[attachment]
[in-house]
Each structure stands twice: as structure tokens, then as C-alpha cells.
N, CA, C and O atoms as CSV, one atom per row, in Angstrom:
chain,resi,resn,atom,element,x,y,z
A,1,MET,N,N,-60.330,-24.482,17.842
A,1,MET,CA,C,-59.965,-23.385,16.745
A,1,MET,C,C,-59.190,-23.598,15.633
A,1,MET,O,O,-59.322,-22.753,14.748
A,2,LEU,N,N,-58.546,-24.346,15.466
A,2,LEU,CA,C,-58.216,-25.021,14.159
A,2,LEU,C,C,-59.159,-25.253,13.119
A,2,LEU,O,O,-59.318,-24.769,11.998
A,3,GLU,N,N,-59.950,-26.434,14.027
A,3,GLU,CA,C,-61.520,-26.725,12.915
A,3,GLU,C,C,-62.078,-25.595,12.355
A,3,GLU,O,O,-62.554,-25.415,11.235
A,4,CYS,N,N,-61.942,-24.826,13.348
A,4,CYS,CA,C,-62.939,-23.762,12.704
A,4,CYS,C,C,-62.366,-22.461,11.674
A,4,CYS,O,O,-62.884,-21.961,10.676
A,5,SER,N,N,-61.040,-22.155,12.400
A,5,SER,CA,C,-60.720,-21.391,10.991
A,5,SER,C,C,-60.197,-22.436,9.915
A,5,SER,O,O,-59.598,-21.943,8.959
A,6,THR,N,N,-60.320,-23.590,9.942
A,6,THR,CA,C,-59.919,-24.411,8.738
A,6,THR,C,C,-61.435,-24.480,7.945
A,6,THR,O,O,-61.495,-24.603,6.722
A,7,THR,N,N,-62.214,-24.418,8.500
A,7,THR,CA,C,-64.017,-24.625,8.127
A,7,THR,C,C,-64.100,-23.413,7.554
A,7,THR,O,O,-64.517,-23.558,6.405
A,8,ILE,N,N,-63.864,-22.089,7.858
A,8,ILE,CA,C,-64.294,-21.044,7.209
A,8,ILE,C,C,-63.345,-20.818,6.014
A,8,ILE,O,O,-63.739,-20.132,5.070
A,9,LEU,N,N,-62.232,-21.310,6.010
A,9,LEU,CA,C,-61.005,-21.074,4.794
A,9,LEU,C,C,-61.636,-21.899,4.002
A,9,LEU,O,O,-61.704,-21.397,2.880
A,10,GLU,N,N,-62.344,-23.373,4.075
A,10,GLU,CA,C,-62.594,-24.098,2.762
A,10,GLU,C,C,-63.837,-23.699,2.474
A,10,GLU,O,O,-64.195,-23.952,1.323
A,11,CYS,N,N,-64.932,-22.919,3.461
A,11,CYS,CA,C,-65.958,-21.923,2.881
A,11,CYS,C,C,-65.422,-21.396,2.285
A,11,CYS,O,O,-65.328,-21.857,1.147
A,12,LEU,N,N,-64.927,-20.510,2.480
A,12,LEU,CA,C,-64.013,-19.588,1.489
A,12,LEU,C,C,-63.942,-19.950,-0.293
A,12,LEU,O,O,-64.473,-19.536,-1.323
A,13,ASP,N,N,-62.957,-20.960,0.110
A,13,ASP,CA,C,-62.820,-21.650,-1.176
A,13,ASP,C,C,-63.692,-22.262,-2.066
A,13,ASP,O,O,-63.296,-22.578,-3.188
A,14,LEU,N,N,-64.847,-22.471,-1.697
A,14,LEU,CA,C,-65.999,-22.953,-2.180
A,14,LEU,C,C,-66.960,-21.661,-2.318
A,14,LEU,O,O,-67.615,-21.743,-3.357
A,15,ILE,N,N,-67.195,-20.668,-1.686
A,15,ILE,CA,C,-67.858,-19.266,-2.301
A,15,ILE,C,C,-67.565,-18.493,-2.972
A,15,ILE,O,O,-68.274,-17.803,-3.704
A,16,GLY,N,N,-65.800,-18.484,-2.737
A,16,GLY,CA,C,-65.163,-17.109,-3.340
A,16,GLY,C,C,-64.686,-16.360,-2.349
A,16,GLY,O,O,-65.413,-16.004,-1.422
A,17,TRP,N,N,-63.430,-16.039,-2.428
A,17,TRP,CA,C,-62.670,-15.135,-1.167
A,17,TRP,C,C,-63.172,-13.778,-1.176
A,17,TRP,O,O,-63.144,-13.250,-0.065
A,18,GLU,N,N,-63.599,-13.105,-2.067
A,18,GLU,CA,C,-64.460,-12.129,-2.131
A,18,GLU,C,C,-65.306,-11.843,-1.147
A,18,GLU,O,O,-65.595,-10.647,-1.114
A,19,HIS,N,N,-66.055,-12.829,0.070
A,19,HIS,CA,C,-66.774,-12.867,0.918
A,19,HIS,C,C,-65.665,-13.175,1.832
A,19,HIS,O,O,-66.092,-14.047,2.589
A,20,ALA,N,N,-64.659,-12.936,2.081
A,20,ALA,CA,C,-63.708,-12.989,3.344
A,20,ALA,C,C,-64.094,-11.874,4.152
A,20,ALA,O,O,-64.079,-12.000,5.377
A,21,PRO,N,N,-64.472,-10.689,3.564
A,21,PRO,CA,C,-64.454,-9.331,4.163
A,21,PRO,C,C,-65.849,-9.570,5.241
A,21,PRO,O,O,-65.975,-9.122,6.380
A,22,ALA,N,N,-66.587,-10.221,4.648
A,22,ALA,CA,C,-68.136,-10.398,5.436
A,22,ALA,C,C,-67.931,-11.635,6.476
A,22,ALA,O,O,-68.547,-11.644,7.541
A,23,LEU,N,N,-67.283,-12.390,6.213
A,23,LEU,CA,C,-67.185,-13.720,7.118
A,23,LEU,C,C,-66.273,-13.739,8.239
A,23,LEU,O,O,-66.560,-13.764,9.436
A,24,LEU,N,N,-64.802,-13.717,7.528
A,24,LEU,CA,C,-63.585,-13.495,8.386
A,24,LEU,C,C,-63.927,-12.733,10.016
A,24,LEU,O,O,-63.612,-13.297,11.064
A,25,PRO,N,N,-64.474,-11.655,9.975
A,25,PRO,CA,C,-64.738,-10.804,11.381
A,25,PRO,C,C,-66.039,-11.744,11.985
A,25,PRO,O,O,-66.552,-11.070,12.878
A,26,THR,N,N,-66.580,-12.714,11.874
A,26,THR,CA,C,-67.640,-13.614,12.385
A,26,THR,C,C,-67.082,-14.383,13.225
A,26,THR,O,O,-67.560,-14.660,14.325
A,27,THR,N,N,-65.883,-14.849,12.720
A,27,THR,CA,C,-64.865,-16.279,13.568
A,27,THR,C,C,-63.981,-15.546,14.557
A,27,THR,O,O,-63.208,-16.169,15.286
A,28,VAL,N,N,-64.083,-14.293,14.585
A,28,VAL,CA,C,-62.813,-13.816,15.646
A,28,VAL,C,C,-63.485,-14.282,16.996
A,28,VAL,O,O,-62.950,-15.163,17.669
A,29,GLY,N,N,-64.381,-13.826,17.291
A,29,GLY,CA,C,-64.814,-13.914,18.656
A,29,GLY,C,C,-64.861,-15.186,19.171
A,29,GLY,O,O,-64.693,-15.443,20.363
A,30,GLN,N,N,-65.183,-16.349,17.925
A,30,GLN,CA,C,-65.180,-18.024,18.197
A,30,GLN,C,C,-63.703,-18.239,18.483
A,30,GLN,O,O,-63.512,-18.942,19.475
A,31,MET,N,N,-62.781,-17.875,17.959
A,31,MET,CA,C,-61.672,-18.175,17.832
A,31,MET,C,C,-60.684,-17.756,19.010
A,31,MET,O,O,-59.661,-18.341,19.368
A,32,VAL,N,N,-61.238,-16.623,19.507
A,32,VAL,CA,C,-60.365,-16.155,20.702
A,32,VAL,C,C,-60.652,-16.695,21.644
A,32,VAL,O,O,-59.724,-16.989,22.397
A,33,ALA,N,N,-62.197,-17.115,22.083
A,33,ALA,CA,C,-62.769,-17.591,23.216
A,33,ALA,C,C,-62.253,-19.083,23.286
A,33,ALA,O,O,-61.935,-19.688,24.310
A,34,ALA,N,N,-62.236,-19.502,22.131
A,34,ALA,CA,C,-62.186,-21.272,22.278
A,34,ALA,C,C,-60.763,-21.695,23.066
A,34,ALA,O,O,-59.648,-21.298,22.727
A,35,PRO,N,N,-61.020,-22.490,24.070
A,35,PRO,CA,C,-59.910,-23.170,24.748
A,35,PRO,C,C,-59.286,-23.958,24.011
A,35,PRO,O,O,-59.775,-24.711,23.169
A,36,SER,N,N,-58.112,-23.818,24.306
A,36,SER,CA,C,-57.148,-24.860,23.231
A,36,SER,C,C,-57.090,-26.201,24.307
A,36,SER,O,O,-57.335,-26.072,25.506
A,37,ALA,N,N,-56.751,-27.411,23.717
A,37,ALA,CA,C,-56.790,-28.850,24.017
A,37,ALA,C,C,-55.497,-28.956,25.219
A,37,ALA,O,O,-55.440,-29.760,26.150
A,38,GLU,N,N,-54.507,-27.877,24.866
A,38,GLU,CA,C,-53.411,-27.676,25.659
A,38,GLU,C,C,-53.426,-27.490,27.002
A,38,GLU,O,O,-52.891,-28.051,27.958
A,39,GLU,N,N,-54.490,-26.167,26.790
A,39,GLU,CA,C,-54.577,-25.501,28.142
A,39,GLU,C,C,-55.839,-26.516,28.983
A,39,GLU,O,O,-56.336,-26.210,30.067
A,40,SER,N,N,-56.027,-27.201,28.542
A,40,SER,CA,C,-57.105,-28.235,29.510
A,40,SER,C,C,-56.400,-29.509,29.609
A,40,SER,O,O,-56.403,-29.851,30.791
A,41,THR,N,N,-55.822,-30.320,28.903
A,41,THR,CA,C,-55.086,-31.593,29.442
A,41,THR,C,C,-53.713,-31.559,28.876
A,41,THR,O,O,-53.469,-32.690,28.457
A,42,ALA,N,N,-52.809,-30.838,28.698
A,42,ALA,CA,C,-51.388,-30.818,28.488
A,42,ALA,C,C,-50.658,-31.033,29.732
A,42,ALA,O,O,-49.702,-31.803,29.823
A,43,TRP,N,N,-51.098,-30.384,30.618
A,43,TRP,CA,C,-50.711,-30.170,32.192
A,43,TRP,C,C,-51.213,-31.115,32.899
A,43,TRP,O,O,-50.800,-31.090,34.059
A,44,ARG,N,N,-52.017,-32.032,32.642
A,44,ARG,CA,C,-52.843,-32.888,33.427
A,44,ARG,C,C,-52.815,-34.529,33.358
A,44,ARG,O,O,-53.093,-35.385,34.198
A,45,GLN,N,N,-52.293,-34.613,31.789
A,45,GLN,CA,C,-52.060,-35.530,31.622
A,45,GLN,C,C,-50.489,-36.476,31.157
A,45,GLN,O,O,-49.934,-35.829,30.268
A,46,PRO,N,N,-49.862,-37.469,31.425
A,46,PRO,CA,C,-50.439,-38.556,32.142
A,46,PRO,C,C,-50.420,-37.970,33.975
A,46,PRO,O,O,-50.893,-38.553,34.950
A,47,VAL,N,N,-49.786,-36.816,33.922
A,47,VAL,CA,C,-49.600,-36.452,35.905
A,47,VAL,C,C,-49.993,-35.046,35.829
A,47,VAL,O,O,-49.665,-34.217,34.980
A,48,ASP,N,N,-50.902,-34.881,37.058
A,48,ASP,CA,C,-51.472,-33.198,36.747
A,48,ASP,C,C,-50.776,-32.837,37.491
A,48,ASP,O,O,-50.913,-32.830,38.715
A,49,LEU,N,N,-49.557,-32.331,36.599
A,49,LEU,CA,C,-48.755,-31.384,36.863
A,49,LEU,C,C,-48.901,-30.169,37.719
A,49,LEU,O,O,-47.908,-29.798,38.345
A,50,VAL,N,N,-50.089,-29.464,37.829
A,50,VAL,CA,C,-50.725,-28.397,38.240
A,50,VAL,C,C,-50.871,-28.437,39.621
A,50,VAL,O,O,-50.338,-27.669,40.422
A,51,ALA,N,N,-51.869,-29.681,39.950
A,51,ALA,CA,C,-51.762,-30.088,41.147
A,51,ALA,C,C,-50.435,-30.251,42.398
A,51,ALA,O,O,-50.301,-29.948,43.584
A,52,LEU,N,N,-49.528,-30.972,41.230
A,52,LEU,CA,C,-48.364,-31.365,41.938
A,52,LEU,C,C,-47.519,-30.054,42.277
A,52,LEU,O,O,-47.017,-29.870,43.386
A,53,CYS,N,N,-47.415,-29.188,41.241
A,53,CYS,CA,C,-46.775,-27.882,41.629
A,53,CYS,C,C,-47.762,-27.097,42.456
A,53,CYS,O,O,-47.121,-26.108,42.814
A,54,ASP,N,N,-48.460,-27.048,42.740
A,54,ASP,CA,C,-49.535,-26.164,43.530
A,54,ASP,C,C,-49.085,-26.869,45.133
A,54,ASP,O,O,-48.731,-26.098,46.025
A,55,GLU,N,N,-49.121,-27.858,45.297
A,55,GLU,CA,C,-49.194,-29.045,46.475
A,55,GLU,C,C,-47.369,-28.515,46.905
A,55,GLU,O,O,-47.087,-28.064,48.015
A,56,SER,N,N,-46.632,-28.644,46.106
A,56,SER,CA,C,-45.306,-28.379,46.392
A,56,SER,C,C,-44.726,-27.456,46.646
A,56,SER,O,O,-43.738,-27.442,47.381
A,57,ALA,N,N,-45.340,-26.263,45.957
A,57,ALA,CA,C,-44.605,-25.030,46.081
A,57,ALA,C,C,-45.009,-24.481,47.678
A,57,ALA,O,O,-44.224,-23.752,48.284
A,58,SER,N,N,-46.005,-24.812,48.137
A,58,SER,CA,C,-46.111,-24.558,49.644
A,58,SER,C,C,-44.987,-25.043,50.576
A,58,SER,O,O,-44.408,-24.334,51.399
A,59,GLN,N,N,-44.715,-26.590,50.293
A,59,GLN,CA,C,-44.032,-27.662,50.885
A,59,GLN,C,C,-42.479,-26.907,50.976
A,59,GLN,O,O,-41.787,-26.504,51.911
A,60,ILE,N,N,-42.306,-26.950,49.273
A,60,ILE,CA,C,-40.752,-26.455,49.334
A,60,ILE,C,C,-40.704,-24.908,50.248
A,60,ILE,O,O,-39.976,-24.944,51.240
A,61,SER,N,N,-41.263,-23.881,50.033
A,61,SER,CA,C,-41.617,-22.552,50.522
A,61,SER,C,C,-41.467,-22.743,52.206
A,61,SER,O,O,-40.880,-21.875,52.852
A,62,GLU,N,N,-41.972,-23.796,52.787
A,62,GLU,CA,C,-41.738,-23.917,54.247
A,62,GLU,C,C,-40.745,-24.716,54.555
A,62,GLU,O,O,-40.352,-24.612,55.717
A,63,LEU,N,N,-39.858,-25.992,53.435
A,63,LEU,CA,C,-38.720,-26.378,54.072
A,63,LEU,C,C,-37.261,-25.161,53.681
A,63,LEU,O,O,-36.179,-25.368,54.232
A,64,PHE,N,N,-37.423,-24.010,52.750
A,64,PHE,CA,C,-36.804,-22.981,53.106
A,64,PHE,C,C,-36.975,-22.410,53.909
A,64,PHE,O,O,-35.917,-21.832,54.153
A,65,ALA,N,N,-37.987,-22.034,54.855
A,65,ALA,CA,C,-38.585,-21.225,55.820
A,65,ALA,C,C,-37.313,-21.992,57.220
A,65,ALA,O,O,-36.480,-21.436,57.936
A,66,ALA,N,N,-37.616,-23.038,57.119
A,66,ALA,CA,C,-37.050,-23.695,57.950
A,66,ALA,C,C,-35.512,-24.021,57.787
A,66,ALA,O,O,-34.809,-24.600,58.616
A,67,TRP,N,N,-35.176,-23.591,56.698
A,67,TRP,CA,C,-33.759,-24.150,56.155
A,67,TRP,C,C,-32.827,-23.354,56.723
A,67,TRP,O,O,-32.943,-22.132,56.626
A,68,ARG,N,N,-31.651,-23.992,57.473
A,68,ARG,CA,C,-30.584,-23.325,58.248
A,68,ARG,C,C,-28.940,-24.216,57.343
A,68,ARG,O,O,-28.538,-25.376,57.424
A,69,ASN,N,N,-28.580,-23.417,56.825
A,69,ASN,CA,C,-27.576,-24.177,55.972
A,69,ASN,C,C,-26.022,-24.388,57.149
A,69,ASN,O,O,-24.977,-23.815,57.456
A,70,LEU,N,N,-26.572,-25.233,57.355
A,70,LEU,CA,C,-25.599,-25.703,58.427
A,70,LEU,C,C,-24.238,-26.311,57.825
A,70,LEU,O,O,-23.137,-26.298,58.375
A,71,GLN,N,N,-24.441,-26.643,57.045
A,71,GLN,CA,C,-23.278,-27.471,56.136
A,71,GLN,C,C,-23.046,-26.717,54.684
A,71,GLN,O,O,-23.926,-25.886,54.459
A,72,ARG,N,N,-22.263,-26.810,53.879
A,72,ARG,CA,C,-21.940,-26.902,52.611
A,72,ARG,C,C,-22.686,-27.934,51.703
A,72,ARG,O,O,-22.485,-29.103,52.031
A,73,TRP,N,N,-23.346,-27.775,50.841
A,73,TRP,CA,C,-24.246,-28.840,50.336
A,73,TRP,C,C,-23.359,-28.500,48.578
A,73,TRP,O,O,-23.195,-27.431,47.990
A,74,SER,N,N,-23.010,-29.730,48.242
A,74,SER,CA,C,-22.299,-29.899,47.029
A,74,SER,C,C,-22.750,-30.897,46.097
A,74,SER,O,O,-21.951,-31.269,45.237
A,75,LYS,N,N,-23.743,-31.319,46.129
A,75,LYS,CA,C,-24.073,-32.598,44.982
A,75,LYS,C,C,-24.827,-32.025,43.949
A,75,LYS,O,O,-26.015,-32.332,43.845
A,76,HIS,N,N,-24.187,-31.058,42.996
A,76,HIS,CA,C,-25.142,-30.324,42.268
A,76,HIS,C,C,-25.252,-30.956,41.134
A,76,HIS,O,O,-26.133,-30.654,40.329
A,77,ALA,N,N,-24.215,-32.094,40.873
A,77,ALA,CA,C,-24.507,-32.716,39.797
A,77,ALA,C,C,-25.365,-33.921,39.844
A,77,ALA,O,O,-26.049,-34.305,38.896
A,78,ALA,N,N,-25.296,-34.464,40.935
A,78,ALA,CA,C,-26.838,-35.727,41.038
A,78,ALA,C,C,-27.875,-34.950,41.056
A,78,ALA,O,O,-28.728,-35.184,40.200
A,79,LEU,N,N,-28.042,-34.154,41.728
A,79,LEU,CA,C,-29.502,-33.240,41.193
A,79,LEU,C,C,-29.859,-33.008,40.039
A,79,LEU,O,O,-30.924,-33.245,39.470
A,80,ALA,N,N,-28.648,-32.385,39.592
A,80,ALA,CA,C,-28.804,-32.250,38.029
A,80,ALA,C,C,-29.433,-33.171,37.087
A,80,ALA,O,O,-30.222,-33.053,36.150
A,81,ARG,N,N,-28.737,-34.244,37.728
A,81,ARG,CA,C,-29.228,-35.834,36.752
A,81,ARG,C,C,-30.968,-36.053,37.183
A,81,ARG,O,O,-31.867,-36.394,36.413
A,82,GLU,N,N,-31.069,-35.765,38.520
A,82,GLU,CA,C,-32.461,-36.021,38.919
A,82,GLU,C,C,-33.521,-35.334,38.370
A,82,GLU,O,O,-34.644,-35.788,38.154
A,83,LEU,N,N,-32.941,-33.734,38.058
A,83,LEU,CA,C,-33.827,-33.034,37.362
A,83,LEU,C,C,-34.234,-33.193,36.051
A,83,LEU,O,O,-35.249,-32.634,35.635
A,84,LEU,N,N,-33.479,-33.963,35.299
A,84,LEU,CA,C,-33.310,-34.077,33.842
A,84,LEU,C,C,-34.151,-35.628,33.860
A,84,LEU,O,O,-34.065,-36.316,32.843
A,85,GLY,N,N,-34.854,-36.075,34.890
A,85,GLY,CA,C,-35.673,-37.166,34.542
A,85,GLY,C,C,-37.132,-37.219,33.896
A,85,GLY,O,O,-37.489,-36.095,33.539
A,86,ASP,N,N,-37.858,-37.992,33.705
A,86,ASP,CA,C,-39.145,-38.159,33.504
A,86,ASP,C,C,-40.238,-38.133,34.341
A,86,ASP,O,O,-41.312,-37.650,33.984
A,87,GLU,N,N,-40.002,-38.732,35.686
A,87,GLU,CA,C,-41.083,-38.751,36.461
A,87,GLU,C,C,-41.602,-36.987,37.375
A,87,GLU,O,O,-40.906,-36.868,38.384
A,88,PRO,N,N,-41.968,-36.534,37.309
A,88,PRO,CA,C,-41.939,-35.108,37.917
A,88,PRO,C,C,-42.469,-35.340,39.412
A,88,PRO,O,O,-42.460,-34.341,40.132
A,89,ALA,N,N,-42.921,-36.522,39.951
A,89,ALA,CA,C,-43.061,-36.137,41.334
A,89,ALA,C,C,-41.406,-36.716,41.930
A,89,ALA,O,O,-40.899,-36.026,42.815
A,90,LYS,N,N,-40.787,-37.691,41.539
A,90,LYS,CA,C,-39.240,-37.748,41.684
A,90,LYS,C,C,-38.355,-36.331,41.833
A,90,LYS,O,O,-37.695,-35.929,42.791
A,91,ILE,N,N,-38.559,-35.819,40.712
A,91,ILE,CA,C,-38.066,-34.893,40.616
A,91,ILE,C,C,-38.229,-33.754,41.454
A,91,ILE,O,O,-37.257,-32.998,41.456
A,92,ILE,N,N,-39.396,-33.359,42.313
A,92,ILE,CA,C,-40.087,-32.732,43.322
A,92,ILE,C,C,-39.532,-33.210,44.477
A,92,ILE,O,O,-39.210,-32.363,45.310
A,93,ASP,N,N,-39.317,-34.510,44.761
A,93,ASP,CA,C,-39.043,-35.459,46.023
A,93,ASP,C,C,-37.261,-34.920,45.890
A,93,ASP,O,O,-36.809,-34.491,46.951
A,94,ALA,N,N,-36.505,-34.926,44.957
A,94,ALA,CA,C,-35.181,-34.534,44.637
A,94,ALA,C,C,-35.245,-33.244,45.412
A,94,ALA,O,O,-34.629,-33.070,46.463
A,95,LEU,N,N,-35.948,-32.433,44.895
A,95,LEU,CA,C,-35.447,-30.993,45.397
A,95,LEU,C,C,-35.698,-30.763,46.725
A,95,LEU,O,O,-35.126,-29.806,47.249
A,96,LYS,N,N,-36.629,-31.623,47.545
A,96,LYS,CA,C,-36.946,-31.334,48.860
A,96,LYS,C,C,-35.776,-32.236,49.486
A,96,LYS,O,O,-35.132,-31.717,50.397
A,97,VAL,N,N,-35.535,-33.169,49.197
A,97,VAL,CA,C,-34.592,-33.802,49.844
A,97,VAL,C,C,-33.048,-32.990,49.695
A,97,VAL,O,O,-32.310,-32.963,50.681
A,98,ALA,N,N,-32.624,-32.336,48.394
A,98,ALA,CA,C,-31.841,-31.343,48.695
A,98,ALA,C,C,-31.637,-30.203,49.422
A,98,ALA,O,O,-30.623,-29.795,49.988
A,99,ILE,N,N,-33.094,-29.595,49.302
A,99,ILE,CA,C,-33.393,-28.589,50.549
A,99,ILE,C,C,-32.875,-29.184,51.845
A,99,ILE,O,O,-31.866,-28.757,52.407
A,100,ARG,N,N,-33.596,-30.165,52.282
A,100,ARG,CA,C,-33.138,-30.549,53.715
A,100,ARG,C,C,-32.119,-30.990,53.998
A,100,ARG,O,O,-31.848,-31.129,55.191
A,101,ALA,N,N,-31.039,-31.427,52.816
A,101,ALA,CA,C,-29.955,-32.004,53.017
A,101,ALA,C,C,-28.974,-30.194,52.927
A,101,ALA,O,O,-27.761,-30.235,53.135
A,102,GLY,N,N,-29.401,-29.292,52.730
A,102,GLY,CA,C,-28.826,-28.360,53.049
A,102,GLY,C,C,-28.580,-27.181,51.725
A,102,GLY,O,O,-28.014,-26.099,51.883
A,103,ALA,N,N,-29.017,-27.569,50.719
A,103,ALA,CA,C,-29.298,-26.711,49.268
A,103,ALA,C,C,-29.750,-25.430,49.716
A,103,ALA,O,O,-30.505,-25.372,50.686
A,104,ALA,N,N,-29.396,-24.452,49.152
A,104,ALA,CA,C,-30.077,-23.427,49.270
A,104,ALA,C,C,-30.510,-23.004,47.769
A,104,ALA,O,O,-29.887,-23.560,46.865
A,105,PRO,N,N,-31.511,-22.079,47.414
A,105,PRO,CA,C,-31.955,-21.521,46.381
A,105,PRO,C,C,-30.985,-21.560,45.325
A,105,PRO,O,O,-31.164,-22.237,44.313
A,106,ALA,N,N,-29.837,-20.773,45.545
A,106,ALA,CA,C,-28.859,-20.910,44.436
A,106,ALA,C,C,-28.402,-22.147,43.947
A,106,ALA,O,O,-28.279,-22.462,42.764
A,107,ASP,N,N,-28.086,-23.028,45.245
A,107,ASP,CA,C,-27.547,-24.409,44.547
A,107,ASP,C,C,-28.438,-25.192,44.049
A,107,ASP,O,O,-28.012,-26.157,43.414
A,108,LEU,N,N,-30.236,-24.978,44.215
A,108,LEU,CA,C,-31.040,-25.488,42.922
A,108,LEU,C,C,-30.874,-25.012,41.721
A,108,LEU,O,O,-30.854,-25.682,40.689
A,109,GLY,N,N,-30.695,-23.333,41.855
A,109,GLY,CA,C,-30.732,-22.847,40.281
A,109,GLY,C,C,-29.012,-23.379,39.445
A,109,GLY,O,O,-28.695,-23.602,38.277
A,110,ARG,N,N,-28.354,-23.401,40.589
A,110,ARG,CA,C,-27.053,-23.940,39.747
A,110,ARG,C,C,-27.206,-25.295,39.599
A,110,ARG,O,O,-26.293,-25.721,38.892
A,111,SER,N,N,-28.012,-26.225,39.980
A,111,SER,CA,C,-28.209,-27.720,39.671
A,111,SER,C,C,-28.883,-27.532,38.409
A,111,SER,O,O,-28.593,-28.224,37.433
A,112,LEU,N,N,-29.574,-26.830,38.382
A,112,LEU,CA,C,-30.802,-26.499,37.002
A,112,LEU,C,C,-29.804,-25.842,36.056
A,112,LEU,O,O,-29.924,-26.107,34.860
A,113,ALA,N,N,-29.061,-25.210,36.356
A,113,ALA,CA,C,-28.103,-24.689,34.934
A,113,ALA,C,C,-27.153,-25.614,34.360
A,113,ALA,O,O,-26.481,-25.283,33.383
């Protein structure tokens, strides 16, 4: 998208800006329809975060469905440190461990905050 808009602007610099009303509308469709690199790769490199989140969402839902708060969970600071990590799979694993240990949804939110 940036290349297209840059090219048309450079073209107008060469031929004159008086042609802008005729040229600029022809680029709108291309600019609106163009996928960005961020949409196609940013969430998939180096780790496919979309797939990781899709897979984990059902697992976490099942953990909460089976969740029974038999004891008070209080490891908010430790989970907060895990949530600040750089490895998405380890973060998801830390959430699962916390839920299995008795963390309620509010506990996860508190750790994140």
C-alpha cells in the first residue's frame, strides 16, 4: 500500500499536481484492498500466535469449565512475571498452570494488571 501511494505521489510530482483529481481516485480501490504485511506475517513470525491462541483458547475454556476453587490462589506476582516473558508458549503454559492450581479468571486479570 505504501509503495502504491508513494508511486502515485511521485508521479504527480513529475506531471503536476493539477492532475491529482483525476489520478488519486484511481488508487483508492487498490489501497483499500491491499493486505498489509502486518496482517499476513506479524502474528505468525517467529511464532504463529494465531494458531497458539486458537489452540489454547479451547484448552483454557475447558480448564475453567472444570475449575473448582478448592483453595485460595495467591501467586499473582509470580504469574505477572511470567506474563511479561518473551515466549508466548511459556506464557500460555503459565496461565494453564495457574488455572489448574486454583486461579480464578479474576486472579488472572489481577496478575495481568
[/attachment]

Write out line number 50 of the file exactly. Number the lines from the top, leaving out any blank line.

A,12,LEU,CA,C,-64.013,-19.588,1.489